Though relief maps have been used for millennia, the printing thereof poses particular technical challenges. As a result until relatively recently such maps were entirely bespoke, produced for example by carving forms in wood or plaster, or by gluing to a matrix bits of wood or metal intended to represent terrain features. It was only in the 1830s that German innovators such as Friedrich Bauerkeller and George Ravenstein managed to produce commercially-viable maps printed in relief (Examples of their work can be seen here and here.) Almost simultaneously, Samuel Gridley Howe and Stephen Preston Ruggles at the Boston-based New England Institution for the Education of the Blind developed a press and techniques for printing relief maps expressly for use by the blind.
Two generations later American educator Louis Richard Klemm (1845-1925) offered his own spin on the genre. After working as a school superintendent in Ohio, Klemm had joined the United States Bureau of Education, apparently focusing on foreign education. It seems that while in that capacity a fact-finding tour of European school systems inspired him to develop a line of “Relief Practice Maps”, a set of which is offered here.
“Klemm, a former superintendent of schools who worked for the U.S. Bureau of Education wrote in an 1890 book called European Schools: Or What I Saw in the Schools of Germany, France, Austria and Switzerland that the Continental teachers he observed used simple maps to great advantage. “Geographic knowledge has for ages been wrested from overstocked maps,” he wrote. “The child had to search painfully among a bewildering mass of data and facts for those which were to be learned.” A map like this one [referring to a large Klemm map of the Roman Empire], which kept information to one variable, was much preferable to “the maps such as we use in America, which blur the children’s mental picture by their multiplicity of detail.” (Onion)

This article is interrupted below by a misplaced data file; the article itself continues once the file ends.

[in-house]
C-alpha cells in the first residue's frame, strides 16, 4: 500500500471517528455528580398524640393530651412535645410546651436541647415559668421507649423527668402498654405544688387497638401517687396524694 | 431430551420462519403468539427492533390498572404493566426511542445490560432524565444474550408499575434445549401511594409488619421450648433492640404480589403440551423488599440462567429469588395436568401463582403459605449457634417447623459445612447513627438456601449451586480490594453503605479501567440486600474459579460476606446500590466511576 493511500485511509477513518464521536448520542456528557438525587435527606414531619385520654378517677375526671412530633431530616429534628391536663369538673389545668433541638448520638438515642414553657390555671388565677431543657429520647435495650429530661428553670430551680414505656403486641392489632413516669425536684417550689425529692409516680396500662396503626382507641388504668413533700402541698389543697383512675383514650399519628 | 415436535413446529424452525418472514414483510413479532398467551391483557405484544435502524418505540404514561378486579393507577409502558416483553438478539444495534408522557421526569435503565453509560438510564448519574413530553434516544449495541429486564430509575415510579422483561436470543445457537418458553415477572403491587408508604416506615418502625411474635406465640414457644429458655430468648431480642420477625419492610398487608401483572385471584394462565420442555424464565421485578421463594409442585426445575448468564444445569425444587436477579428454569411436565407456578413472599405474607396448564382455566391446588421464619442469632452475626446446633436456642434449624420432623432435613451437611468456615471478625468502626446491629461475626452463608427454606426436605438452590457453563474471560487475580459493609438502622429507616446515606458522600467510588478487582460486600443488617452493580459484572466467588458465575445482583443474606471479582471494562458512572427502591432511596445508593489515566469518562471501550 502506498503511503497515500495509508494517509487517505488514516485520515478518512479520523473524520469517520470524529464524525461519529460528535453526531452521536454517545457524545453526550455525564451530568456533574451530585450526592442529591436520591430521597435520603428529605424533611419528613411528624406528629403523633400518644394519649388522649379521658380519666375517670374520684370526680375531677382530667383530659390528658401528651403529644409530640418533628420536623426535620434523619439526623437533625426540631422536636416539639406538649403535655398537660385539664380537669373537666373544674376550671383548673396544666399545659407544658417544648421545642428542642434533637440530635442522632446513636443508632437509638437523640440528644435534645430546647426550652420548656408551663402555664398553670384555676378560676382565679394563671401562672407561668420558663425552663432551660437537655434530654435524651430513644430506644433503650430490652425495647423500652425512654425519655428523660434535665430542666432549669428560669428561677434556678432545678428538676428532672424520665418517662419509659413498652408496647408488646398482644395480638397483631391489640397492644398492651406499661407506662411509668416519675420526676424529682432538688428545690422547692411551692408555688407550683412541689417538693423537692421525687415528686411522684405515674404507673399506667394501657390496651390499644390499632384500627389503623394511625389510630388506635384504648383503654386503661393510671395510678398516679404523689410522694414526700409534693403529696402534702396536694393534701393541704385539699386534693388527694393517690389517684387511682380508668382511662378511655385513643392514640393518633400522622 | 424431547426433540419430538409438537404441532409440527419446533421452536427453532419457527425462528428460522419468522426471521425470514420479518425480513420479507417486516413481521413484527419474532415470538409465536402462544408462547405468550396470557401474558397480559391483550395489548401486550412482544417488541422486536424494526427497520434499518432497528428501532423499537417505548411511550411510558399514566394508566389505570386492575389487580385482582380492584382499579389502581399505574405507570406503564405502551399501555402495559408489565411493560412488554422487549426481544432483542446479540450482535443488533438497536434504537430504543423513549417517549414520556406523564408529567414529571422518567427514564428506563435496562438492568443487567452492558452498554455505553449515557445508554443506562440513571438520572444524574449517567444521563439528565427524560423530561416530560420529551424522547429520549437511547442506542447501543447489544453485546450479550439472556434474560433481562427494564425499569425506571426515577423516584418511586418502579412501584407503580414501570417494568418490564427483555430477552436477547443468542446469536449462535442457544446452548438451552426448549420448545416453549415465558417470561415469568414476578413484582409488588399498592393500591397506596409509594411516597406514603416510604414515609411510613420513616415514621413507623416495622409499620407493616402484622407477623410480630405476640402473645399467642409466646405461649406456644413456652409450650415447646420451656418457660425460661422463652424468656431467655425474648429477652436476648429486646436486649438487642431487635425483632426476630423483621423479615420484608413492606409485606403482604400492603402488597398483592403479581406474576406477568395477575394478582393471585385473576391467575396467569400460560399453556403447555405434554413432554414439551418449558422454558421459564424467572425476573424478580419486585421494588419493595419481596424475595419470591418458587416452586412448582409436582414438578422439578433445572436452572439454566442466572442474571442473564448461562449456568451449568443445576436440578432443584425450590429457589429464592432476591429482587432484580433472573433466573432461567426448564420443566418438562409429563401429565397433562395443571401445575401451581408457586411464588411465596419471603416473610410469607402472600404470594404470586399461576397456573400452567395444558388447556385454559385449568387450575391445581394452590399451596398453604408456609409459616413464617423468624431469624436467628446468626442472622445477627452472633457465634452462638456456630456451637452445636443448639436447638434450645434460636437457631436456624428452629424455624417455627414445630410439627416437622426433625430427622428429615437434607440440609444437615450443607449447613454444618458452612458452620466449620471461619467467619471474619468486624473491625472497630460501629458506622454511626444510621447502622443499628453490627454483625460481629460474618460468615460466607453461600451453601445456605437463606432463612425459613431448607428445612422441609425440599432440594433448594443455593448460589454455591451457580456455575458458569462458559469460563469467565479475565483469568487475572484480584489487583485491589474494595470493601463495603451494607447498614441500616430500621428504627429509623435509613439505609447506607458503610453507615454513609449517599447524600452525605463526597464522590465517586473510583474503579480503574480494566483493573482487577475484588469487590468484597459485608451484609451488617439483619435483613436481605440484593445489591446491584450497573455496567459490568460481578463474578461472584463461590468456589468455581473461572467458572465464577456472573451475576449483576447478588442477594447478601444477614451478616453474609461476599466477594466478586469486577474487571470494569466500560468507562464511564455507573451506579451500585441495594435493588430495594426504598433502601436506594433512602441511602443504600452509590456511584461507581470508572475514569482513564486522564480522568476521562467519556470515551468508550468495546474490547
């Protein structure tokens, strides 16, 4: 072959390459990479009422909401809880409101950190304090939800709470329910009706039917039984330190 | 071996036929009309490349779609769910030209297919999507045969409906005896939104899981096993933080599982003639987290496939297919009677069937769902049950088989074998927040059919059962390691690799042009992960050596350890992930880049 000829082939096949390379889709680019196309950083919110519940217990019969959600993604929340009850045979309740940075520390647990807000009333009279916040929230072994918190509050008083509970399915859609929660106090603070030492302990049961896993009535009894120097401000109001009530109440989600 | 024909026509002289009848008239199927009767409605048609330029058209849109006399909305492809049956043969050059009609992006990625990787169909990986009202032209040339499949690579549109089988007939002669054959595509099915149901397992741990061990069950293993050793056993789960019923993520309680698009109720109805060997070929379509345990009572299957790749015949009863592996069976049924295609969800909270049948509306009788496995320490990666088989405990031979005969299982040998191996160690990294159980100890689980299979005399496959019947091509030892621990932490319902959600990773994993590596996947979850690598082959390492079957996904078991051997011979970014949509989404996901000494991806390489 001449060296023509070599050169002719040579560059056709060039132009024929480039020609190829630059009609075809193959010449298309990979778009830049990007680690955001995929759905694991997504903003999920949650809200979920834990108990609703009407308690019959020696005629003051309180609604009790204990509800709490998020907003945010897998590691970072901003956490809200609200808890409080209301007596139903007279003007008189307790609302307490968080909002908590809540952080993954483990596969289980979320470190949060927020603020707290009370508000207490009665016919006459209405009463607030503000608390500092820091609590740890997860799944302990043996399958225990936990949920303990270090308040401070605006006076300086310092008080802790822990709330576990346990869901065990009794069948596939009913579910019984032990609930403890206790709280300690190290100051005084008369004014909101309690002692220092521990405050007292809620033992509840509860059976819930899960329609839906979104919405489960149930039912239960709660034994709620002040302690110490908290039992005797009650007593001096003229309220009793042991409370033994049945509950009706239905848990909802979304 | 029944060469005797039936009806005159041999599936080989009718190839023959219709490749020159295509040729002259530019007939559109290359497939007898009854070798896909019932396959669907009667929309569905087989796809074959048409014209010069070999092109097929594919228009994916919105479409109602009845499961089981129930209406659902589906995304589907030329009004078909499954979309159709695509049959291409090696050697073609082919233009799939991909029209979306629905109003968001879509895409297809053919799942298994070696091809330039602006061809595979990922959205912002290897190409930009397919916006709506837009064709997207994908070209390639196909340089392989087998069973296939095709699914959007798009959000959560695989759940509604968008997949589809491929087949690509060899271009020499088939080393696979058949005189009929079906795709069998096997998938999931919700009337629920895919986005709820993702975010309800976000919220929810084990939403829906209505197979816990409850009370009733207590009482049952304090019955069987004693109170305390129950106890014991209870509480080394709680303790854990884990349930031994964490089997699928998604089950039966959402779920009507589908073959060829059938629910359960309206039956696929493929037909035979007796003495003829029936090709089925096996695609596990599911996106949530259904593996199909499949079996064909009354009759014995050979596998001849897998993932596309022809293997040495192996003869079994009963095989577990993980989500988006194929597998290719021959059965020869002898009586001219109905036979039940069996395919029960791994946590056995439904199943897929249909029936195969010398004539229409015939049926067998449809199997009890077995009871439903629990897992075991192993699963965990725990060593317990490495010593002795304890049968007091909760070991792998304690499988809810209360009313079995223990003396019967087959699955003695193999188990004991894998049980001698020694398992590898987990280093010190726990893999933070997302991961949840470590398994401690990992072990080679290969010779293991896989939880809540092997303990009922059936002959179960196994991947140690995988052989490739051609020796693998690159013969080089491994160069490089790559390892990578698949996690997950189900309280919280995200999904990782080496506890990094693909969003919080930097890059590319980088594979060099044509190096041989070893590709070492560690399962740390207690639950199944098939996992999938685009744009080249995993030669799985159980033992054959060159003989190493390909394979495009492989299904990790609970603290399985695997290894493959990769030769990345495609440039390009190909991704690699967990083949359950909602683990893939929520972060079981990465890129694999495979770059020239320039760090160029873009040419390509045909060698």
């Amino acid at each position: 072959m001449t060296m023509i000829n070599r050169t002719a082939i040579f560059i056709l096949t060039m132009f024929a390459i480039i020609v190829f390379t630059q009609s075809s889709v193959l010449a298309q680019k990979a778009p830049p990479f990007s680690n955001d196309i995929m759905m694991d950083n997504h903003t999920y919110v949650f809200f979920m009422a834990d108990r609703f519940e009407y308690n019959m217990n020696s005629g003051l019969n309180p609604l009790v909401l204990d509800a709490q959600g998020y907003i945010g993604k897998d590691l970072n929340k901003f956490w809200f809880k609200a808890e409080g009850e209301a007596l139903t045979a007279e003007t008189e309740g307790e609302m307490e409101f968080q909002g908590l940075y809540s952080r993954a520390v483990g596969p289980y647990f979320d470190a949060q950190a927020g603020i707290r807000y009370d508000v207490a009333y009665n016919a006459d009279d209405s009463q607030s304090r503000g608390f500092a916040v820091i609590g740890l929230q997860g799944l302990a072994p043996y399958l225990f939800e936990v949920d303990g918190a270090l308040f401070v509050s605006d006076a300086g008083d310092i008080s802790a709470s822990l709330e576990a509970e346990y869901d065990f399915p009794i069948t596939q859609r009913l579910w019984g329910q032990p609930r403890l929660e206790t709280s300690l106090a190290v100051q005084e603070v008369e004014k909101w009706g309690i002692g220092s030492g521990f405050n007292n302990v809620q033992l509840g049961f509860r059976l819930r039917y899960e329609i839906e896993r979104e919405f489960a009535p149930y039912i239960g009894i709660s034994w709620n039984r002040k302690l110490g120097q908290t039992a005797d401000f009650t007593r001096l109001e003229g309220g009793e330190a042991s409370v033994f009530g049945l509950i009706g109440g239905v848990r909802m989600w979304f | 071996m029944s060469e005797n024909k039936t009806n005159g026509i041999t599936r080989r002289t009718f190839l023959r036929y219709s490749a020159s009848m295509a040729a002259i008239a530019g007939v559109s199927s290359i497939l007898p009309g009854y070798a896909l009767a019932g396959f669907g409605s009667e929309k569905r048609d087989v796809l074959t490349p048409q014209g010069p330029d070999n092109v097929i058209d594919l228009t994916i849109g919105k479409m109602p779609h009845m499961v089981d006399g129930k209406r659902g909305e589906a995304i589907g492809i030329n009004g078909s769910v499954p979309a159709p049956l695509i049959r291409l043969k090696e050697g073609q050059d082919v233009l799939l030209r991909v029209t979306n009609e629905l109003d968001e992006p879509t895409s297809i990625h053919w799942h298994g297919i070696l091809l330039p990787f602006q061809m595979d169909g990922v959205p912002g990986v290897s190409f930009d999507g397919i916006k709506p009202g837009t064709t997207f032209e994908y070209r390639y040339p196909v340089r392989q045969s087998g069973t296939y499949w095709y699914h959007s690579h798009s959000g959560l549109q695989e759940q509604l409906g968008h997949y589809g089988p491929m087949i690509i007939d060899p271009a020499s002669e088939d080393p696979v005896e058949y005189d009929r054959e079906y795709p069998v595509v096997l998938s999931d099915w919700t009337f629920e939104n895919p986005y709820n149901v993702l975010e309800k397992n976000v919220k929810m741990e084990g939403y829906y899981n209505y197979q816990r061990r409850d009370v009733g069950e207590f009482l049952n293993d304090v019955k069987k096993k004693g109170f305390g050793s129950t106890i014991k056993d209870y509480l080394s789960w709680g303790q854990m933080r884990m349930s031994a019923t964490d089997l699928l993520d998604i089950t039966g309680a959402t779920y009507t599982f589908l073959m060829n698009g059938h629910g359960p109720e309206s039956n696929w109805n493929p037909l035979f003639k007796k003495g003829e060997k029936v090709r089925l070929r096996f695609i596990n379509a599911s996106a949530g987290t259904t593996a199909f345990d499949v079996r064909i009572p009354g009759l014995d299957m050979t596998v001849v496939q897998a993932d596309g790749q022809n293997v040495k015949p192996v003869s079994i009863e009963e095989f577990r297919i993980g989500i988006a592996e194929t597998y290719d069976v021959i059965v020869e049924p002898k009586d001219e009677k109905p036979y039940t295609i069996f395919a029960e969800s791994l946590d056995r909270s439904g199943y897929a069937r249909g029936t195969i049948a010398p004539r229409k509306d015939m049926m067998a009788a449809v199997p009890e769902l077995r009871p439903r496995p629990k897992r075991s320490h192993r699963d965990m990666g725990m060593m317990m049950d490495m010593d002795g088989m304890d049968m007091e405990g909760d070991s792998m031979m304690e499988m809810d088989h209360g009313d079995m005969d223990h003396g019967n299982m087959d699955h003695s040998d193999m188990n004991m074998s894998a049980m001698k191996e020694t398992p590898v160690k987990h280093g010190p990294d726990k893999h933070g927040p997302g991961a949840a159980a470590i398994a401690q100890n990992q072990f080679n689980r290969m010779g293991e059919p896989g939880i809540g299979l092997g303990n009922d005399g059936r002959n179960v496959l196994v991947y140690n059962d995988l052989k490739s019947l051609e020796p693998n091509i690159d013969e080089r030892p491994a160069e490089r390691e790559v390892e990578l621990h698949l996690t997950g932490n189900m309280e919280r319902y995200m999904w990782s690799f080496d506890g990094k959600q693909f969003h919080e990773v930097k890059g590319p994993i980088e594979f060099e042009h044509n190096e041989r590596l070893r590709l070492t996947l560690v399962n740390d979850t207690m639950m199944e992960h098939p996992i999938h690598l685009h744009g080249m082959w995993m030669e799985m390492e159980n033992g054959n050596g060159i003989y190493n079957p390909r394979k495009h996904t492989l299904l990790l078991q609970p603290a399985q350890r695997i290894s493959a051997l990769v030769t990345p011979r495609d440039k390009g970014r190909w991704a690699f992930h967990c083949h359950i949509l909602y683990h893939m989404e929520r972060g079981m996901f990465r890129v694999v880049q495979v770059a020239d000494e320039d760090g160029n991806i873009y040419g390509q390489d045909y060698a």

Produced by pressing a carved mold against a sheet of specially-prepared card stock, Klemm’s maps featured elevations in raised relief and incised bodies of water, with titles but otherwise little or no text labeling (By contrast, all earlier printed tactile maps had extensive labeling in traditional print, Braille, or raised-relief lettering.) Students were to engage with the maps visually and kinesthetically, labeling terrain features, cities and other locations as a means of committing them to memory. Though Klemm appears to have intended the maps for use by sighted students, they were apparently also suitable for geographic education of the visually impaired; several are held, for example, in the Tactile Maps Collection at the Perkins School for the Blind.
Klemm received a patent for his technique in 1888, though the maps were not published until 1894-95. Ultimately, he produced six maps of the continents; maps of the United States and four regions therein; and maps of Great Britain, the Roman Empire and the Orient/Holy Land. At least some of the maps, including those of North America, South America, Asia, and the Orient/Holy Land, were issued in both small and large formats.
Offered here is a set of eleven of Klemm’s small-format maps, including:
- Orient/Holy Land
- North America
- South America
- New England States
- Middle Atlantic States
- North Central States, eastern section
- South Atlantic States
With two exceptions all bear a date of 1894; Australia and Orient/Holy Land are dated 1895. All are extremely rare, with OCLC listing examples of all but the Australia and Orient/Holy Land maps at the State Library of Ohio, though the extent of the Perkins School’s holdings is not clear. I find no record of any small-format maps by Klemm other than these eleven, and this may well be the only complete set in existence.
Rebecca Onion, “A 19th-Century Relief Map That Let Students Explore the Roman Empire by Touch,” Slate, Feb. 10, 2016, accessed Dec. 28, 2020, https://slate.com/human-interest/2016/02/a-19th-century-relief-map-that-let-students-explore-the-roman-empire-by-touch.html. “Printed Tactile Maps,” Nineteenth-Century Disability: Cultures & Contexts, accessed December 24, 2020, http://www.nineteenthcenturydisability.org/items/show/62.